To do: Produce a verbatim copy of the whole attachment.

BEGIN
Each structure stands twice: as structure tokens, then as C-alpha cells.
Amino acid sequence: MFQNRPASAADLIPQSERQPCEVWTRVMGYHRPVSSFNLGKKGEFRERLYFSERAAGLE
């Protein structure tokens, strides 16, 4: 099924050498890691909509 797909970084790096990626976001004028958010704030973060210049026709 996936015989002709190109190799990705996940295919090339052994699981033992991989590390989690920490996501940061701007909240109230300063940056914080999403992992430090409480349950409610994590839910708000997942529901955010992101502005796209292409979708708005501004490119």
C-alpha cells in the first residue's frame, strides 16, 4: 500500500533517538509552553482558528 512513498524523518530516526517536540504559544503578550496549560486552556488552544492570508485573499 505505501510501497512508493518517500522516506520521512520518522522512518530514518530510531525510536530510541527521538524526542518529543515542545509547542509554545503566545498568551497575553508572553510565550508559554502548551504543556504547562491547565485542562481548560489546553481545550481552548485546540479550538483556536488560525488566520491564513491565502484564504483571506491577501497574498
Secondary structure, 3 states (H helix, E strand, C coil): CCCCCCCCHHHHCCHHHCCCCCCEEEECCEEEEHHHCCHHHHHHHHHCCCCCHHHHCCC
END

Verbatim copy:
Each structure stands twice: as structure tokens, then as C-alpha cells.
Amino acid sequence: MFQNRPASAADLIPQSERQPCEVWTRVMGYHRPVSSFNLGKKGEFRERLYFSERAAGLE
């Protein structure tokens, strides 16, 4: 099924050498890691909509 797909970084790096990626976001004028958010704030973060210049026709 996936015989002709190109190799990705996940295919090339052994699981033992991989590390989690920490996501940061701007909240109230300063940056914080999403992992430090409480349950409610994590839910708000997942529901955010992101502005796209292409979708708005501004490119």
C-alpha cells in the first residue's frame, strides 16, 4: 500500500533517538509552553482558528 512513498524523518530516526517536540504559544503578550496549560486552556488552544492570508485573499 505505501510501497512508493518517500522516506520521512520518522522512518530514518530510531525510536530510541527521538524526542518529543515542545509547542509554545503566545498568551497575553508572553510565550508559554502548551504543556504547562491547565485542562481548560489546553481545550481552548485546540479550538483556536488560525488566520491564513491565502484564504483571506491577501497574498
Secondary structure, 3 states (H helix, E strand, C coil): CCCCCCCCHHHHCCHHHCCCCCCEEEECCEEEEHHHCCHHHHHHHHHCCCCCHHHHCCC